U.S. Stocks Jump As White House Plans $1 Trillion Stimulus
Updated at 4:05 p.m. ET
The Dow Jones Industrial Average surged Tuesday, a day after its stunning record plunge, as the White House and Federal Reserve unveiled massive stimulus measures to help the economy deal with the coronavirus pandemic.
The Dow closed up 1,049 points, or 5.2%. The S&P 500 index gained nearly 6%.
The stock market climbed as the Trump administration proposed an emergency stimulus package. Treasury Secretary Steven Mnuchin said the administration is asking Congress to approve a $1 trillion relief plan that will include direct checks to Americans, loans and help for small businesses.
"It's a big number," he said. "This is a very unique situation in this economy."
In addition, the Federal Reserve announced a special lending program "to support the flow of credit to households and businesses." The loans will be backed by $10 billion from the U.S. Treasury.
"The economic disruption and uncertainty created by COVID-19 has created challenges for the commercial paper market, constraining access to short-term credit for American businesses," Mnuchin said. "By providing short-term credit, the [lending program] will help American businesses manage their finances through this challenging period."
Mnuchin said the administration was pushing to send cash payments to Americans in the next two weeks. And he said taxpayers who owe the Internal Revenue Service money would be given up to 90 days extra time to pay without penalties or interest.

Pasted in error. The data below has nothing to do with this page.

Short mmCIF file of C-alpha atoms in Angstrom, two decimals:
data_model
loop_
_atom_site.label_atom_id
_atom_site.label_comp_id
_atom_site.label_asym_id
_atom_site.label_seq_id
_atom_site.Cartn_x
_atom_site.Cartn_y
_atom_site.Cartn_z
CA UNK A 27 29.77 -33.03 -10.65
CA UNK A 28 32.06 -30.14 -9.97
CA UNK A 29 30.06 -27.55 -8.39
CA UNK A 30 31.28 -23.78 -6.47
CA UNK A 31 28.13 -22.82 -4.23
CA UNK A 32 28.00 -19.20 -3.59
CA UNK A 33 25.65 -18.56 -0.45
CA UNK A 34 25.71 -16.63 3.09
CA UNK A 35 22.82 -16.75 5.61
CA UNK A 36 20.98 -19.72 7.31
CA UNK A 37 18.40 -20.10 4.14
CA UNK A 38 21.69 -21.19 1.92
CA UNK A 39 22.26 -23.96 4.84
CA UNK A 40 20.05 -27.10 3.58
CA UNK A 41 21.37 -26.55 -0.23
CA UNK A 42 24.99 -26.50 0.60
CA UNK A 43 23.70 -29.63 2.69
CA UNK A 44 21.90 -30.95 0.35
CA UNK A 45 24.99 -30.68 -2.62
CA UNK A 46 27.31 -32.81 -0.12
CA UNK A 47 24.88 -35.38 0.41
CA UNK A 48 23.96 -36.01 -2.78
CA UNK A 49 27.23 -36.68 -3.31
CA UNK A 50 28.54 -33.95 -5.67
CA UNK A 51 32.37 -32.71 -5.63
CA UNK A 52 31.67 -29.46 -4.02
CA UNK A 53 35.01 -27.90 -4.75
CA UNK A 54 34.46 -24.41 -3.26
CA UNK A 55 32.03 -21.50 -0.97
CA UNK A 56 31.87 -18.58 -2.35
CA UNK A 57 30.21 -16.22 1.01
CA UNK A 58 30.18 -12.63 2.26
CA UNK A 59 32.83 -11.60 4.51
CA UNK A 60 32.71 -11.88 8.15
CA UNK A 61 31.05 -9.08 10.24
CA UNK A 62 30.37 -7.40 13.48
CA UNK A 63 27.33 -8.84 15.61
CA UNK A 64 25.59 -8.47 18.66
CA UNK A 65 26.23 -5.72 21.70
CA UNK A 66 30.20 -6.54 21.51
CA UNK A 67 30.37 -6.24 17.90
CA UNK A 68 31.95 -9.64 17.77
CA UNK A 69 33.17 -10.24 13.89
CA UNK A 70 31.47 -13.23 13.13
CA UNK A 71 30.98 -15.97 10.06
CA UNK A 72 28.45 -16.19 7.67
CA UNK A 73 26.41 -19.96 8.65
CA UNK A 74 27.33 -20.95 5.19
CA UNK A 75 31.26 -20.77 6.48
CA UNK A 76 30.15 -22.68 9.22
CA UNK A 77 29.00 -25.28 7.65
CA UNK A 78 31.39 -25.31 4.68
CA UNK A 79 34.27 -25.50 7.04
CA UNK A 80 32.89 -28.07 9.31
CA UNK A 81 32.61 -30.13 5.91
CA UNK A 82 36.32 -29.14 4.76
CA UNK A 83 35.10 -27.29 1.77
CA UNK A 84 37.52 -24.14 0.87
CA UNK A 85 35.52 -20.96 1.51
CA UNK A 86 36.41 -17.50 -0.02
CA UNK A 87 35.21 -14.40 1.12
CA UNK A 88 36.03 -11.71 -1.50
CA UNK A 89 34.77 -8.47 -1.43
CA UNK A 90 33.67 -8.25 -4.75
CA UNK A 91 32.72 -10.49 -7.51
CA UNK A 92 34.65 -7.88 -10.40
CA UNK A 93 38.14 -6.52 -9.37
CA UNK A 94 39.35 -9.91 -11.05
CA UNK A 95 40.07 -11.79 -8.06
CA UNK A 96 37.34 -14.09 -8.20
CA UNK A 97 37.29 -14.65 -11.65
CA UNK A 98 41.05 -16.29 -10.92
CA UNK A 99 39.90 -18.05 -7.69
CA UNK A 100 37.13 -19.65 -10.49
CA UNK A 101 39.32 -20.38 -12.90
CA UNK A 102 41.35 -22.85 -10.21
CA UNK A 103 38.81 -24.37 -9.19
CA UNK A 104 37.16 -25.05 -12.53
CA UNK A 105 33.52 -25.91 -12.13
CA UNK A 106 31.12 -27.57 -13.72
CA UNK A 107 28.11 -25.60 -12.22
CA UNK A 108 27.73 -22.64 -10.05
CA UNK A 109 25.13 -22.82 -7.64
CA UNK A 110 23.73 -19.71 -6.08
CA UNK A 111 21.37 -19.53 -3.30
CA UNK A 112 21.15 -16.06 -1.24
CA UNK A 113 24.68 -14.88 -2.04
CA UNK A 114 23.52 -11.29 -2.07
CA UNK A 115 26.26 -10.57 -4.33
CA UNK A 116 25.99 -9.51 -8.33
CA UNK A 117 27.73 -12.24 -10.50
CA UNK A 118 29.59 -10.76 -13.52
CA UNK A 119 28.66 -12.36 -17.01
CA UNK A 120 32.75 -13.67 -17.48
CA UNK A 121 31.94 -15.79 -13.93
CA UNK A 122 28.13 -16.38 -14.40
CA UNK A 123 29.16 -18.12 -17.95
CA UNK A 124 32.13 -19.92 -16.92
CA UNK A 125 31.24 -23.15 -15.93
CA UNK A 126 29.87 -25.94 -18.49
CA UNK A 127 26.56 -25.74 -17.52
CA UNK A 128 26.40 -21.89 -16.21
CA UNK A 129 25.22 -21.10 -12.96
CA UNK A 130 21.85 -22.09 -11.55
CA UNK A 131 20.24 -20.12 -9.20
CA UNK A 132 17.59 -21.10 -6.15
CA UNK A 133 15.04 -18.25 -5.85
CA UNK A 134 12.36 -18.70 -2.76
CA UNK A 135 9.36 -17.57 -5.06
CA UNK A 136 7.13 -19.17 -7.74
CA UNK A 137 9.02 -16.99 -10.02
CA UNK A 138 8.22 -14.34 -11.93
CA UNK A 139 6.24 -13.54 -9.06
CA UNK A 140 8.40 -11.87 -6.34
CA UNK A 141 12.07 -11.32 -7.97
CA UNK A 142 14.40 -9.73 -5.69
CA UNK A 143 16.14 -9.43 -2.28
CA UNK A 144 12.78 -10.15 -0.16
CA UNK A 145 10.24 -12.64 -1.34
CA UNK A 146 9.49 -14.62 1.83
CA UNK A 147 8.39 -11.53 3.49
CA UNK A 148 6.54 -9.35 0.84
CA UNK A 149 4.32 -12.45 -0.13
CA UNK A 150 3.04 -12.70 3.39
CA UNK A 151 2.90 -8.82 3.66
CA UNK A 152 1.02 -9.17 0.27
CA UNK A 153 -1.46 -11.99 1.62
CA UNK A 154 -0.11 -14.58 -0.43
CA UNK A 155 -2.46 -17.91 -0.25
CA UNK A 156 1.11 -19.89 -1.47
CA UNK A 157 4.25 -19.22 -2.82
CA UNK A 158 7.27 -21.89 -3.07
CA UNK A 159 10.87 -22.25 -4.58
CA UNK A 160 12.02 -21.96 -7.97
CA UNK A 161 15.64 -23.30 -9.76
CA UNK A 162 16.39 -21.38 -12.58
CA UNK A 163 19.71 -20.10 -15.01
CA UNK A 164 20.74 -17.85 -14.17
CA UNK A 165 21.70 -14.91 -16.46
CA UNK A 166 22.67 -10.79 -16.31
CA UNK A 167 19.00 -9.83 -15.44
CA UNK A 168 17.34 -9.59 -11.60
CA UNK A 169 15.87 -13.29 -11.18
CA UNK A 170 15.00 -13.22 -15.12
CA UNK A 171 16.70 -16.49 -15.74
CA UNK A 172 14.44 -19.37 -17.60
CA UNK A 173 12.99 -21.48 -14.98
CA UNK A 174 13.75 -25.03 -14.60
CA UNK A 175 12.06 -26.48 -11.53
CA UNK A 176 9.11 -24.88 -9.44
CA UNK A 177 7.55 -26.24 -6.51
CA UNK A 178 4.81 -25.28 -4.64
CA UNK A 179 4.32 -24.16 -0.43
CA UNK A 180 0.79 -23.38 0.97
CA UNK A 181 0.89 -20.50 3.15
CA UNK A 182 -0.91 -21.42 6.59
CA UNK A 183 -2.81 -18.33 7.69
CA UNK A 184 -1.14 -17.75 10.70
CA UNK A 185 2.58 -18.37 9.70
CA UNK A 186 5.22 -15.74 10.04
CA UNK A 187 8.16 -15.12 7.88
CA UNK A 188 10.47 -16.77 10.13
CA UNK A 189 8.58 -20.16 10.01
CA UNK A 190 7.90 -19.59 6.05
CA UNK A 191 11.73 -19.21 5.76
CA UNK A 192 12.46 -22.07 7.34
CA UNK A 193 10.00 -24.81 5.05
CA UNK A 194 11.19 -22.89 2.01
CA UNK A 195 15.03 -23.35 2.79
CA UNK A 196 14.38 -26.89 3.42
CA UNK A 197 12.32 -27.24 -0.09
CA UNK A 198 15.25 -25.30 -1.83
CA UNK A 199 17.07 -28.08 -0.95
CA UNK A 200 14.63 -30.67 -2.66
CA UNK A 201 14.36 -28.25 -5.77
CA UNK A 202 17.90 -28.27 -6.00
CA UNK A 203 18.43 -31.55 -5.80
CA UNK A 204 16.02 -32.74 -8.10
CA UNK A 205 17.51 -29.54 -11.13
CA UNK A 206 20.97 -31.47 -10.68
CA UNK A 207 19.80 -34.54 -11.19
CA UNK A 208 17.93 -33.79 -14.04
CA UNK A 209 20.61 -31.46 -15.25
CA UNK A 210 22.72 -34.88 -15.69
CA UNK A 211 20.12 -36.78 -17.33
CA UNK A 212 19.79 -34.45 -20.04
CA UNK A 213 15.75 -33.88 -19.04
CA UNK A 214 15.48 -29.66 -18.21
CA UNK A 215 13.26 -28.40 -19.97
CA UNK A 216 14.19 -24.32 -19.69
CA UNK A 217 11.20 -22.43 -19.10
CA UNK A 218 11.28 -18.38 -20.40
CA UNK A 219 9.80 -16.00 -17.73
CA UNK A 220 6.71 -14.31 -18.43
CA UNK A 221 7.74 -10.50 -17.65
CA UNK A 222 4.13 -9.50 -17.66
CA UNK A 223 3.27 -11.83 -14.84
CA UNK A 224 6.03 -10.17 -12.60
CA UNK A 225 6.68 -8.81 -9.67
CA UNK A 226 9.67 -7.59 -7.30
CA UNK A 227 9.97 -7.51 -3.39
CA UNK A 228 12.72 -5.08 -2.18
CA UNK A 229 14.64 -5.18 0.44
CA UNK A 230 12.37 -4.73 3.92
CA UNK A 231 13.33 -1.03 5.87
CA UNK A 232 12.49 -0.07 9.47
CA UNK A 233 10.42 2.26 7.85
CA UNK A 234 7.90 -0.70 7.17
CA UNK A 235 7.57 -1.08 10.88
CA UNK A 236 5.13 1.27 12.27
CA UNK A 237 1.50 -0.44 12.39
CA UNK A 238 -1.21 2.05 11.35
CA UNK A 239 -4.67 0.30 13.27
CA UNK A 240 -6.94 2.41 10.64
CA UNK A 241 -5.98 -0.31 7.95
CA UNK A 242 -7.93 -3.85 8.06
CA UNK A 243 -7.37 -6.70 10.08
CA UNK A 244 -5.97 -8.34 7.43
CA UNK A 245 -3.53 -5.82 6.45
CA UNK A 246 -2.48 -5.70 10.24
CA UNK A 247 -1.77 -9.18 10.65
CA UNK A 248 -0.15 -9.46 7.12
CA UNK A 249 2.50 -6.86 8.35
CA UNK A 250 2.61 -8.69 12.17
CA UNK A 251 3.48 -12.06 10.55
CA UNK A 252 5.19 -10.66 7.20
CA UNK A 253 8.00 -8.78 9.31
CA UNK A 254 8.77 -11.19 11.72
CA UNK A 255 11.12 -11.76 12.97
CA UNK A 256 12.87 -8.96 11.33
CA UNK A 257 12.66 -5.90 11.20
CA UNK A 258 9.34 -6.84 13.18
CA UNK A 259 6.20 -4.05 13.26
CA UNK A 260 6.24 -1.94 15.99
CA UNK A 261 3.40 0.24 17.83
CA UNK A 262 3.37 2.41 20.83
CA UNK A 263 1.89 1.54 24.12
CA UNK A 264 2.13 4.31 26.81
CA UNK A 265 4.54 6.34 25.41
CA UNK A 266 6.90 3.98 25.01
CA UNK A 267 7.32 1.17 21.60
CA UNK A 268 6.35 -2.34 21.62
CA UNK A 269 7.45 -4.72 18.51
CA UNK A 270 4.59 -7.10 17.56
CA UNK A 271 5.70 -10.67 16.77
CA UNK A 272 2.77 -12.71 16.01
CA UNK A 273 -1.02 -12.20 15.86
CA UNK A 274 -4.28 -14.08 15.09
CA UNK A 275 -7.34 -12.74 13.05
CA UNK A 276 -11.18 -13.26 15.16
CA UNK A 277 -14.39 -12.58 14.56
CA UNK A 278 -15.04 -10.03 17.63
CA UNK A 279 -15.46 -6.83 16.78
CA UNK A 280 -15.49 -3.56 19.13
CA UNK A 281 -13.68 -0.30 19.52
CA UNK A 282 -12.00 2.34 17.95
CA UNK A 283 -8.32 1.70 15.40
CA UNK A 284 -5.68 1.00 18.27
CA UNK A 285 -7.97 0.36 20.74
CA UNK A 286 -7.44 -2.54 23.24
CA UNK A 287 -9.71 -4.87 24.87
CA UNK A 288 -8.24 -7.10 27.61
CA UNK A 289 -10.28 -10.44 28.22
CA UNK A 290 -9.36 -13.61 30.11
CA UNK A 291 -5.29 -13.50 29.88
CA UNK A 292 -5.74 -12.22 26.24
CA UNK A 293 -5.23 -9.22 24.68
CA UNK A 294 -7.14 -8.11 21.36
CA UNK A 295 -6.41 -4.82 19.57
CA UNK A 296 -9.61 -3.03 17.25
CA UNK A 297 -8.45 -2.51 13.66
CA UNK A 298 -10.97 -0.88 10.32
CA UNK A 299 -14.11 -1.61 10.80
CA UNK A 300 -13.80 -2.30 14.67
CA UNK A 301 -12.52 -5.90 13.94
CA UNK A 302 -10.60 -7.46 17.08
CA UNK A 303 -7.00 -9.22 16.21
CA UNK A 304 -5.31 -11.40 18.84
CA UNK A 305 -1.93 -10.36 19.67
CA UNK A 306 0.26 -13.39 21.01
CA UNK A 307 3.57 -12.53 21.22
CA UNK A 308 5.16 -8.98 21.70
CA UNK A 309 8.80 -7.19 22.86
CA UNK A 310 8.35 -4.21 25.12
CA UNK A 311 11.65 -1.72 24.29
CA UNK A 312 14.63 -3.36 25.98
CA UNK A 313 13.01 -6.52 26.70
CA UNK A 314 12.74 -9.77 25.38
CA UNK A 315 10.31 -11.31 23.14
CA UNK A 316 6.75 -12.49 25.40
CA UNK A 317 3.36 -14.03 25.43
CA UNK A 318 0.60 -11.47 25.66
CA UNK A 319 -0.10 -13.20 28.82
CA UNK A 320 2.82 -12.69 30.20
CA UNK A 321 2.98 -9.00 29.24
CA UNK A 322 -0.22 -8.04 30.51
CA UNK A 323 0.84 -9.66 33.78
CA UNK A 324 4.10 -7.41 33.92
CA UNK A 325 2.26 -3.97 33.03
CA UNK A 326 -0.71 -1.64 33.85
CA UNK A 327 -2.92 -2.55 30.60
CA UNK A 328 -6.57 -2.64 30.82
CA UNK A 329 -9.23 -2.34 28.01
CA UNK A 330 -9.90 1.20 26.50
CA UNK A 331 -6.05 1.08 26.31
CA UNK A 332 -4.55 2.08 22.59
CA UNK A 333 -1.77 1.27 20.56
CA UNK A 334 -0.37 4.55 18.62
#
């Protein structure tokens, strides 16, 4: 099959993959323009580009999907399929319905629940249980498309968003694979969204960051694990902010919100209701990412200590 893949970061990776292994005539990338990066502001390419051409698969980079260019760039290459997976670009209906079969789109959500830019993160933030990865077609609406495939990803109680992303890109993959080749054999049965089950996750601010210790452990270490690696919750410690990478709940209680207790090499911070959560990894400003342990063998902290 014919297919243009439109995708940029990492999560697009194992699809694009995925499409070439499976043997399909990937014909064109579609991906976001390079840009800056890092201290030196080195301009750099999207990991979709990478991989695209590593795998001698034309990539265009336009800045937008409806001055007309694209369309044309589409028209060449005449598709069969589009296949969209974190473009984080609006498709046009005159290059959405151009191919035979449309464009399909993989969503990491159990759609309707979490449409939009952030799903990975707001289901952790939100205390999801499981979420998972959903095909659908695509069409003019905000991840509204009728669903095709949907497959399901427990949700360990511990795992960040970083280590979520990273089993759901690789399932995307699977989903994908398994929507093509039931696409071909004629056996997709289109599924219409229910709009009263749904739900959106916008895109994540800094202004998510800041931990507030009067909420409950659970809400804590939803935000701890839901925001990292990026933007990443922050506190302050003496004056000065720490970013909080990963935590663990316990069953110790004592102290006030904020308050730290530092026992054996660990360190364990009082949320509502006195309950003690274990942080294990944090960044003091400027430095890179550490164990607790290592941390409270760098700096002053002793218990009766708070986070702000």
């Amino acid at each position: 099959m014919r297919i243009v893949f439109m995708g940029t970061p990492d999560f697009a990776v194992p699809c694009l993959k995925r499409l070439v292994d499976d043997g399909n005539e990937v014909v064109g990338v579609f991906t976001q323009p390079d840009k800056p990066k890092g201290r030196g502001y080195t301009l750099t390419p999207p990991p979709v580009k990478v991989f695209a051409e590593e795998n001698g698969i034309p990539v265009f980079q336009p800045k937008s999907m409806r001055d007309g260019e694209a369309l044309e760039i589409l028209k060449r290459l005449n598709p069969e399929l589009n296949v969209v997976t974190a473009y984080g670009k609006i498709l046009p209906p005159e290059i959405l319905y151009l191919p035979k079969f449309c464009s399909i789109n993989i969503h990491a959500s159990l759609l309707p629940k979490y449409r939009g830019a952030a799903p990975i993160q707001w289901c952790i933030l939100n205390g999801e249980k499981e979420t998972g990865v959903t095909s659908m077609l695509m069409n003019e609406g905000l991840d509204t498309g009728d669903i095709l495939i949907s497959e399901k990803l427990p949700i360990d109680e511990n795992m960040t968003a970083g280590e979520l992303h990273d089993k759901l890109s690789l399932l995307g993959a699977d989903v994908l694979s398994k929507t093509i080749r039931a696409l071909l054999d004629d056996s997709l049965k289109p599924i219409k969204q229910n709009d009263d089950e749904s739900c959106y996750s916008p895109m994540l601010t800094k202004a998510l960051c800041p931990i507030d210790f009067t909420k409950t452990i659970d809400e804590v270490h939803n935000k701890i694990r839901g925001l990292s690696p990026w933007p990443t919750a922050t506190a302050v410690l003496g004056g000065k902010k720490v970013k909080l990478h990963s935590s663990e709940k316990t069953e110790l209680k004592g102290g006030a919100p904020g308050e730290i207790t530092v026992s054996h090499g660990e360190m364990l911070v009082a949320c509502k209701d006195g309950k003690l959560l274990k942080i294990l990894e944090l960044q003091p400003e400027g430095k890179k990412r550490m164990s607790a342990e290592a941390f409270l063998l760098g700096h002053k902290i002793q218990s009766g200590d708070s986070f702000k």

The stimulus measure — which would be the biggest since the 2008 financial crisis — was expected to include $50 billion to help the U.S. airline industry, which has been battered by travel restrictions and cancellations.
The Fed has also been slashing borrowing costs — moving a key interest rate to near zero on Sunday — and pumping hundreds of billions of dollars into the banking system to keep credit flowing.
Markets have been gyrating for weeks on increasing fears over the pandemic.
From restaurants to airlines, employers have been crushed by a sudden halt in their business as governments order tough measures to keep people apart in an effort to stem the spread of the coronavirus. A recession is looking more likely by the day.
On Monday, the Dow fell about 13% — its biggest drop since the Black Monday crash of October 1987. The single-day loss of 2,997 points was the most in the Dow's history.
Markets in Asia and Europe were mixed.
NPR's Scott Horsley contributed to this report.